If you are a parent of a teen, the words “tech” and “money” often conjure up ill feelings. However, teenagers can surprise you, sometimes in good ways.
As a financial planner, I have relished all opportunities to educate my daughters about money and finance. We’ve talked about needs versus wants, the evils of credit card debt, what stocks are, and the importance of saving money. It’s all fun to me, and they have even tolerated my long, very elegant explanations.
My elder daughter has been working and saving lots of money in her regular bank savings account so she decided it was time to open her own checking account and get a debit card. I was naturally eager to explain all the little tricks to managing a checking account and keeping her checkbook in balance. It was time to be a useful dad.
Well, she turned the tables on me completely.
Text from her with a photo of her new check register: “Look at me adulting”
Me: “Ooh, exciting! I’m so proudJ”
Her: “Haha wanna know something really cool?”
Me: “Yes. Please.”
Her: “I have the (bank name) app and so I took a picture of the front and back of my work check and it deposited it”
And I thought I was some sort of financial ninja! My daughter later gave me a tutorial on how to use the mobile banking app and suggested I give it a try. A day later I received a text from an app saying that she had sent me an online payment for her cell phone bill. I clicked the links and followed the instructions and received her deposit to my account. Wow, that was cool!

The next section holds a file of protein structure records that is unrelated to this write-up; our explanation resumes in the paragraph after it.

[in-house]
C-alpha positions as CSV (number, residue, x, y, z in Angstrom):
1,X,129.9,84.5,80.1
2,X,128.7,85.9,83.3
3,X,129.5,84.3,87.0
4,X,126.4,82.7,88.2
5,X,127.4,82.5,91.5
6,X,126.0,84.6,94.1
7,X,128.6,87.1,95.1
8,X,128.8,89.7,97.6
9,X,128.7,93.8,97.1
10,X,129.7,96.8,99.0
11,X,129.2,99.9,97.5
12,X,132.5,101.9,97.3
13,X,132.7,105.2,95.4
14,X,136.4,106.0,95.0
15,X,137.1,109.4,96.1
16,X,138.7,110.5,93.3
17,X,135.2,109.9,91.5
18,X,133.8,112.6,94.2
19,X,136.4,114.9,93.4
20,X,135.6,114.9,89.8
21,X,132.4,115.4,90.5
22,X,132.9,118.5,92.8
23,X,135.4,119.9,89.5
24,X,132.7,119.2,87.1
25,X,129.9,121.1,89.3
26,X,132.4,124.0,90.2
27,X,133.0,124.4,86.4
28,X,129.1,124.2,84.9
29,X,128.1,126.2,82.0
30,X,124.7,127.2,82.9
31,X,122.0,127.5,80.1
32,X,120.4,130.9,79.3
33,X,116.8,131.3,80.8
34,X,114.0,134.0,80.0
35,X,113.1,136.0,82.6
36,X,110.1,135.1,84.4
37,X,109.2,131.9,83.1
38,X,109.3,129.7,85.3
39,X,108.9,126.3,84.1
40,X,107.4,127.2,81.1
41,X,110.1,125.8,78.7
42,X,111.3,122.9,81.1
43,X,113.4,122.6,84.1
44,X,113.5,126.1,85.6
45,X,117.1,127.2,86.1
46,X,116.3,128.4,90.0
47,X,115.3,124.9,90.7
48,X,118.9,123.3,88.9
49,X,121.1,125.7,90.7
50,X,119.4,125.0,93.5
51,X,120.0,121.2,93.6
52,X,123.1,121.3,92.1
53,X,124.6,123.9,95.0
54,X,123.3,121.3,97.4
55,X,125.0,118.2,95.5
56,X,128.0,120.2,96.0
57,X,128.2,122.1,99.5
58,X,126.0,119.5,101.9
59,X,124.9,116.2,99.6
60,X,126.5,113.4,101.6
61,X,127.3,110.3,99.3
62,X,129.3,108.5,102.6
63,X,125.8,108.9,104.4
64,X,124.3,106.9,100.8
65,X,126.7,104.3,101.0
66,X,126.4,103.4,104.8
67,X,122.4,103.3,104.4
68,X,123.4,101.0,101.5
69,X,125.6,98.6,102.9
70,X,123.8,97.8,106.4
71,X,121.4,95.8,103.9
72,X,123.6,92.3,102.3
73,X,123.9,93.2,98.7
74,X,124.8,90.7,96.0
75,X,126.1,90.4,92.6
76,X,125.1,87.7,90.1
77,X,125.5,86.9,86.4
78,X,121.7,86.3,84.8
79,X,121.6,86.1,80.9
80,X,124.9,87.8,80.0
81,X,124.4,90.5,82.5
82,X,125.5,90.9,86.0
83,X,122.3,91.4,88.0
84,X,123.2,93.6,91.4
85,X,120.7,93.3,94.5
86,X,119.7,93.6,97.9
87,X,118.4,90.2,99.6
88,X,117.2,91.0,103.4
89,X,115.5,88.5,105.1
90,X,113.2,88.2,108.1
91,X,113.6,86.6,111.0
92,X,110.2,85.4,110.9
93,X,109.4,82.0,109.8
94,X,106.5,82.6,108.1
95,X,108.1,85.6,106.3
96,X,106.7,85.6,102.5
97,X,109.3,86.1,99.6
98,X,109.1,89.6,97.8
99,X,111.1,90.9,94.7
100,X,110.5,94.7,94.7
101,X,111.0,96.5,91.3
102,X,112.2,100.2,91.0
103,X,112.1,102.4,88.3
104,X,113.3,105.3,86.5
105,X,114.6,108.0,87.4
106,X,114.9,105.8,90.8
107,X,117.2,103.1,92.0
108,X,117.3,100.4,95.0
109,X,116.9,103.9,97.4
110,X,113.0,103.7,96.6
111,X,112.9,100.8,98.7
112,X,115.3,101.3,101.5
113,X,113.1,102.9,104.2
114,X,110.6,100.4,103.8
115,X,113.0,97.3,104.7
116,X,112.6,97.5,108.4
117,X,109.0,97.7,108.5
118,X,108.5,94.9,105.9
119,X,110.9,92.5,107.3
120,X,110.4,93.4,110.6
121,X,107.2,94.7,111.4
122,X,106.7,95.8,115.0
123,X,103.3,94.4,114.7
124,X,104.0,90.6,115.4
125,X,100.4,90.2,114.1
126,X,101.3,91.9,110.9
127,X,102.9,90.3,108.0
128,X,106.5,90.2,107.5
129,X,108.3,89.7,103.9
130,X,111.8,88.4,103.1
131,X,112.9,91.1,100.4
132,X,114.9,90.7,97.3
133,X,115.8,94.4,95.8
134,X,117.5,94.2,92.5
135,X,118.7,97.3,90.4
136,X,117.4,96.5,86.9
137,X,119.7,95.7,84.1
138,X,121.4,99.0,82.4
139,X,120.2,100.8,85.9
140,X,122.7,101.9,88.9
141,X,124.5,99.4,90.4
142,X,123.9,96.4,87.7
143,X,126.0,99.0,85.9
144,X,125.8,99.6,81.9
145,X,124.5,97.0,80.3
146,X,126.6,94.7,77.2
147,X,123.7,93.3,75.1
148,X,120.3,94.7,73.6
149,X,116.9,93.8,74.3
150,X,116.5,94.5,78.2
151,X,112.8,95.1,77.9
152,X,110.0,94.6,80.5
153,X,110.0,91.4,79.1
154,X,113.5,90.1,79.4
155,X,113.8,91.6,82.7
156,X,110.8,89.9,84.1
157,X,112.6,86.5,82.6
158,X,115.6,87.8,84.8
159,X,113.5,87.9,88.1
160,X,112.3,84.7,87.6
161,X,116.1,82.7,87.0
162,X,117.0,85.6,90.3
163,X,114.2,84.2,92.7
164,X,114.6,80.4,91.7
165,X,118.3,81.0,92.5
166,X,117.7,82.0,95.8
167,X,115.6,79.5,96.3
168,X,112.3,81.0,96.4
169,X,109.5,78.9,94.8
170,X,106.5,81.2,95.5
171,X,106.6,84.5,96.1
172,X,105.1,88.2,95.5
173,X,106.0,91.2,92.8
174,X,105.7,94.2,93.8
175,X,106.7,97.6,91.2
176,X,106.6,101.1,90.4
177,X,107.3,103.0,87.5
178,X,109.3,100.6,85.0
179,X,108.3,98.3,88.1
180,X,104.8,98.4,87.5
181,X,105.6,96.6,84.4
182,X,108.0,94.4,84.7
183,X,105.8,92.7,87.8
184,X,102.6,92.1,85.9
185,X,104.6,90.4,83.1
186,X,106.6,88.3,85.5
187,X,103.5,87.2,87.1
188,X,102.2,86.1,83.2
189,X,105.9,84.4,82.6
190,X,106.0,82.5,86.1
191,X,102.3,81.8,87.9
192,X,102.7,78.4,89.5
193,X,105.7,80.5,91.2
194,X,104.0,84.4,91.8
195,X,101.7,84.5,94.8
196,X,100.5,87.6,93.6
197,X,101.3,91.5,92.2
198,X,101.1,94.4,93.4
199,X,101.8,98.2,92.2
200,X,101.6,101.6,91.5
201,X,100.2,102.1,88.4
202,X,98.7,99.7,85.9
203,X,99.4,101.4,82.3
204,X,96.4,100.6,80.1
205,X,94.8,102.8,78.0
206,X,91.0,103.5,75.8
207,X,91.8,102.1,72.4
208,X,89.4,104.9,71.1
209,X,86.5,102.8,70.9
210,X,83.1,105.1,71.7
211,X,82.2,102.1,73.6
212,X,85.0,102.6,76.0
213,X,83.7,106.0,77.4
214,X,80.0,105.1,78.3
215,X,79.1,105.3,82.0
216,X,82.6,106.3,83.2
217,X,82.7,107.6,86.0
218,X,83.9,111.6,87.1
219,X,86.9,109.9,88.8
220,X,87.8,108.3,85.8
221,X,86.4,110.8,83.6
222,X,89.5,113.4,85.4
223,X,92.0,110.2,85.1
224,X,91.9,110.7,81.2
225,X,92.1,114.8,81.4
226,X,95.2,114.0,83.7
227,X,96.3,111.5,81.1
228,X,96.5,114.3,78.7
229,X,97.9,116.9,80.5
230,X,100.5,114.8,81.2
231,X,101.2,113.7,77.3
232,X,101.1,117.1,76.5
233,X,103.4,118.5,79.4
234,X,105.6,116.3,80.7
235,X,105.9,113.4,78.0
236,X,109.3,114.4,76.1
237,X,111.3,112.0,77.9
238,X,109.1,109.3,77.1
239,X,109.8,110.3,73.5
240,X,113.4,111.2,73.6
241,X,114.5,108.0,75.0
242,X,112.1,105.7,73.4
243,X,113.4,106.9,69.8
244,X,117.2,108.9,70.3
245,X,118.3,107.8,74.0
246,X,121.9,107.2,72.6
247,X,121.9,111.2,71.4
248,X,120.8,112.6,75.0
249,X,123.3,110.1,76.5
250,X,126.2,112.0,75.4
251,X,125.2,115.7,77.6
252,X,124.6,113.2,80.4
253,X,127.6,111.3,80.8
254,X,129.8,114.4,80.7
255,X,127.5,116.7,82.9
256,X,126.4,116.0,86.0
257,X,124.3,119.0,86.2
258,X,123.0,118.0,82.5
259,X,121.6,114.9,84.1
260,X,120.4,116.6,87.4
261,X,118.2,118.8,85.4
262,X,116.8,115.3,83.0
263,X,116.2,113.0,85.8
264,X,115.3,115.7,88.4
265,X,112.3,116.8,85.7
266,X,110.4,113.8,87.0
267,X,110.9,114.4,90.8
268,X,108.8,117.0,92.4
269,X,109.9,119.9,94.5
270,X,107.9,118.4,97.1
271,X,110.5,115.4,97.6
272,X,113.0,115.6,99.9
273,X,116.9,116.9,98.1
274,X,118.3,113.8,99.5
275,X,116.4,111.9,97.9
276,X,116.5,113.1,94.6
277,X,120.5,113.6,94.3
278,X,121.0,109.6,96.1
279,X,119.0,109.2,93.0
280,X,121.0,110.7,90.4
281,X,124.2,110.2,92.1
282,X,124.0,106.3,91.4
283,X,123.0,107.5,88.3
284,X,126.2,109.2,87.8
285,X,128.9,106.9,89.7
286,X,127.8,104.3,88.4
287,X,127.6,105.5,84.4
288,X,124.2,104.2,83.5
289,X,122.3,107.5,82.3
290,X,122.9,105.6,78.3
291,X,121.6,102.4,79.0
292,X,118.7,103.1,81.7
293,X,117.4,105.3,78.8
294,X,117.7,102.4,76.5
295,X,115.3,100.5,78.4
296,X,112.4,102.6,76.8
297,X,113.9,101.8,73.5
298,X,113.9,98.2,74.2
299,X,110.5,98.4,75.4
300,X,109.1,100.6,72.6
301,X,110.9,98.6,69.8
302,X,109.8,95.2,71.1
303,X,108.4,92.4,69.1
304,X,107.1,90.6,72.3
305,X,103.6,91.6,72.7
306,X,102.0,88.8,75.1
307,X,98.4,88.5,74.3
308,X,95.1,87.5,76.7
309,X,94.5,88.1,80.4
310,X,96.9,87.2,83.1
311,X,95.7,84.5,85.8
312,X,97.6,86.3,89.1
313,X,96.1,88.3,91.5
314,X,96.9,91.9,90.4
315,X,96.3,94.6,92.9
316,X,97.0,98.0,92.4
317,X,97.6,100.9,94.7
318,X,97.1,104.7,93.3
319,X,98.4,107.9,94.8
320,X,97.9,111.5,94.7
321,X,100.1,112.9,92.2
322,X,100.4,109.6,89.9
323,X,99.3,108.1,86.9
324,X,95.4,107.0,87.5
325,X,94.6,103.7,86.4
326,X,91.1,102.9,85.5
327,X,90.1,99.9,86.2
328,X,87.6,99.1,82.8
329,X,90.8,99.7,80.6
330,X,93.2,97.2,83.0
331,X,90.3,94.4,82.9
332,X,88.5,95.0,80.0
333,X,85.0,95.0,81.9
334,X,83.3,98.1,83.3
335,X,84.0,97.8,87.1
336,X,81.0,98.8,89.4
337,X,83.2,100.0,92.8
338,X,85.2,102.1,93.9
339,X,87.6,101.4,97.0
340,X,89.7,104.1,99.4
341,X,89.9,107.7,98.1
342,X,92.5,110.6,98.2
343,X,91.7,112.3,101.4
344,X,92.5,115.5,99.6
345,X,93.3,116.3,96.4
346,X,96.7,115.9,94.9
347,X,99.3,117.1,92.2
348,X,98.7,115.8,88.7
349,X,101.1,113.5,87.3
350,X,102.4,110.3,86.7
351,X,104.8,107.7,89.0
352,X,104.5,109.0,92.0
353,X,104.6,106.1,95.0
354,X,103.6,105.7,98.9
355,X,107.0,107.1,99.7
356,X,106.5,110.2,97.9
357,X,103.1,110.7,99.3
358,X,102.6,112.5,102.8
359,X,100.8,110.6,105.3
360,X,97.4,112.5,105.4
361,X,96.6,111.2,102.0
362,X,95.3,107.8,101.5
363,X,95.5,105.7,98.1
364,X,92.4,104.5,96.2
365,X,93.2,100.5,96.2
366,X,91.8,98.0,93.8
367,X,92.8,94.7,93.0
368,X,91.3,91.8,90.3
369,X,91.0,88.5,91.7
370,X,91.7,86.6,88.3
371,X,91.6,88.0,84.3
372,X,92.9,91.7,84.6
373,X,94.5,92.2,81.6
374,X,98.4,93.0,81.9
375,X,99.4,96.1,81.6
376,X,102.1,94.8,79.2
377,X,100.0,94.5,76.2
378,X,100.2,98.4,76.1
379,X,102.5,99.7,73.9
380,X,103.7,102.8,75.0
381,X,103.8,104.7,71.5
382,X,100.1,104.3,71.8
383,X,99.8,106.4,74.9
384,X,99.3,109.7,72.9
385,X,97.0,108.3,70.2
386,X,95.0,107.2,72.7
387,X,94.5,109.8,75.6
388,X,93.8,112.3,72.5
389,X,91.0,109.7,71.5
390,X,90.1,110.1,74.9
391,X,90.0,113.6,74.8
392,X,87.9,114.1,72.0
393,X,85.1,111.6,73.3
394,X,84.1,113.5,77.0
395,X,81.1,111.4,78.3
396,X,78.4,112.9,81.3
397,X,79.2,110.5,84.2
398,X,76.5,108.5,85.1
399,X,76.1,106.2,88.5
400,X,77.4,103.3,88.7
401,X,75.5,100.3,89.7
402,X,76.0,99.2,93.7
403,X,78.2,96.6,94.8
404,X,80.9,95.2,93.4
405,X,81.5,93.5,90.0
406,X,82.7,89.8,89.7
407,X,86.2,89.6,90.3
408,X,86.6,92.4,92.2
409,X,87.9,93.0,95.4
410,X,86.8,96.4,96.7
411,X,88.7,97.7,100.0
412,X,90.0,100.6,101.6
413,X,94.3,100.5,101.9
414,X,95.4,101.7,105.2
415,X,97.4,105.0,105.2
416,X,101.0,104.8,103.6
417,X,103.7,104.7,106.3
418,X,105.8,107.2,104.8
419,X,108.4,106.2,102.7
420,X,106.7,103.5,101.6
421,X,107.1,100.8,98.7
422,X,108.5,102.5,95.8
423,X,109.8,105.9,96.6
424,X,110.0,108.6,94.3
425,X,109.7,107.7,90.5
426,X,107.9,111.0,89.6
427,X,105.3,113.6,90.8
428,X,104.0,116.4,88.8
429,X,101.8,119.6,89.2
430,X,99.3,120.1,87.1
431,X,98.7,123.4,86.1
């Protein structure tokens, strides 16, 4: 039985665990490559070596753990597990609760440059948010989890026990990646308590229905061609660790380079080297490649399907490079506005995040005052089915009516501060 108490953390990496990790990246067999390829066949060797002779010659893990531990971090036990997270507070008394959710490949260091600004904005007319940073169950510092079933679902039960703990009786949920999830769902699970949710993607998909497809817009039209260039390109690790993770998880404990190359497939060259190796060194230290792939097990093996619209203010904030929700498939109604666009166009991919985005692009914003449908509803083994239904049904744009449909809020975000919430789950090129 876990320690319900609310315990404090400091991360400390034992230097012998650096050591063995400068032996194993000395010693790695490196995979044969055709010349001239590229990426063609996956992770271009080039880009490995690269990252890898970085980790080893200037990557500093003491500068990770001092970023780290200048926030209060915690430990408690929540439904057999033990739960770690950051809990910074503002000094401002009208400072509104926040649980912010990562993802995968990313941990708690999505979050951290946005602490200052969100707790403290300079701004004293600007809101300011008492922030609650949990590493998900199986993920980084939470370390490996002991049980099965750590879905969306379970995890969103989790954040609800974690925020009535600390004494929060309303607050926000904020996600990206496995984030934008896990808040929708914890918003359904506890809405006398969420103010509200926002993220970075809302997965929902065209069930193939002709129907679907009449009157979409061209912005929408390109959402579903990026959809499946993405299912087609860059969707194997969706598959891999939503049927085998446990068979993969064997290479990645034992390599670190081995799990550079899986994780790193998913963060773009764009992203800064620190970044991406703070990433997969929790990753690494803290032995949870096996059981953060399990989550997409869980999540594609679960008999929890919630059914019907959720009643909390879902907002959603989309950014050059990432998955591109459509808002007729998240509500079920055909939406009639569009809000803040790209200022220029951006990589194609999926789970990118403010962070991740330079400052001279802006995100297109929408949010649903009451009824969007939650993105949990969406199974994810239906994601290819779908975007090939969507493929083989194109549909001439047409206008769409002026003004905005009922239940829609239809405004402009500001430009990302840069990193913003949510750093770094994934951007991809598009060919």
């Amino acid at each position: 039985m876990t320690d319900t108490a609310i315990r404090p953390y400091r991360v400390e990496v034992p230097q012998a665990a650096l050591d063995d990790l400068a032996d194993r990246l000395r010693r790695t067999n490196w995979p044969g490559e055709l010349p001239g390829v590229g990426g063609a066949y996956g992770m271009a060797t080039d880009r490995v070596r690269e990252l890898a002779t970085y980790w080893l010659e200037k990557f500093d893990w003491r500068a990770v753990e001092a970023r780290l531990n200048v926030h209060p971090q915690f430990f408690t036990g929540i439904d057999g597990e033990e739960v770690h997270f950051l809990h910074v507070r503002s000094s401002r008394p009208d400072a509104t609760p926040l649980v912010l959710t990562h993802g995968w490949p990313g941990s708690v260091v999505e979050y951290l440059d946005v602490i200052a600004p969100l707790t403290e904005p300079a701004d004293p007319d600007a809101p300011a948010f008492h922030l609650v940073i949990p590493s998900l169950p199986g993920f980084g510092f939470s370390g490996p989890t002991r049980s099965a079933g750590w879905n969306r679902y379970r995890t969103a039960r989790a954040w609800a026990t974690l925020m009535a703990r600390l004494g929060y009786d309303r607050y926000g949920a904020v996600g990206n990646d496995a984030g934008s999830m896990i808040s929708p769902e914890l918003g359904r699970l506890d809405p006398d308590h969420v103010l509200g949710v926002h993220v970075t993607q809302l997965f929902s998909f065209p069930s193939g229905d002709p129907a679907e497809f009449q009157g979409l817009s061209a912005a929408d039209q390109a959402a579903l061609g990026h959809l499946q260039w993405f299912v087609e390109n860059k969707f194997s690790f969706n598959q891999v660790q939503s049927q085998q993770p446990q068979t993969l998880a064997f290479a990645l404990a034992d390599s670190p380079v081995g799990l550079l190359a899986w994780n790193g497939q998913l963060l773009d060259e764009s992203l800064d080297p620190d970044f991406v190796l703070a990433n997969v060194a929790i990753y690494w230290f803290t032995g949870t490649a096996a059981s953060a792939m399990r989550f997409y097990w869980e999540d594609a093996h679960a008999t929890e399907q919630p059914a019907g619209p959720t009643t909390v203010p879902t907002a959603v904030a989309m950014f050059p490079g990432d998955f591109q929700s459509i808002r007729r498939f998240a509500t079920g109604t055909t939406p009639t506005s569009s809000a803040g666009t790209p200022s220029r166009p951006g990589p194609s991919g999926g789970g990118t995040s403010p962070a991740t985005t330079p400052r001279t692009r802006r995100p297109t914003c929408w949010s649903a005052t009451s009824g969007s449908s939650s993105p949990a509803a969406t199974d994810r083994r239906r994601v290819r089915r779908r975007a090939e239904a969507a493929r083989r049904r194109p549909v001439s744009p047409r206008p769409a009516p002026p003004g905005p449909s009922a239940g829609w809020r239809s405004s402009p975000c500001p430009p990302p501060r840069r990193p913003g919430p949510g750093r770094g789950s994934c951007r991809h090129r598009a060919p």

What was my first financial lesson from my childhood? I remember my mom telling me she opened a CD for me at the savings and loan that was paying 12%. I had no clue. Ah, the 80’s. On the other hand, she didn’t tell me her mortgage rate.
All of us at Starks Financial Group are big fans of financial literacy. So, we are excited to sponsor along with OnTrack Financial Education and Counseling, a rock ‘n roll financial literacy tour stop in Asheville this October through the non-profit organization, Funding the Future. Featuring the band Gooding, Funding the Future’s in-school rock concert program promotes the importance of financial literacy primarily to middle and high school students. Stay tuned for more details.
I am still clinging to the hope that I get the chance to lecture my daughters on the miracle of balancing a checkbook. But, I’m not holding my breath. I’m sure there’s an app for that.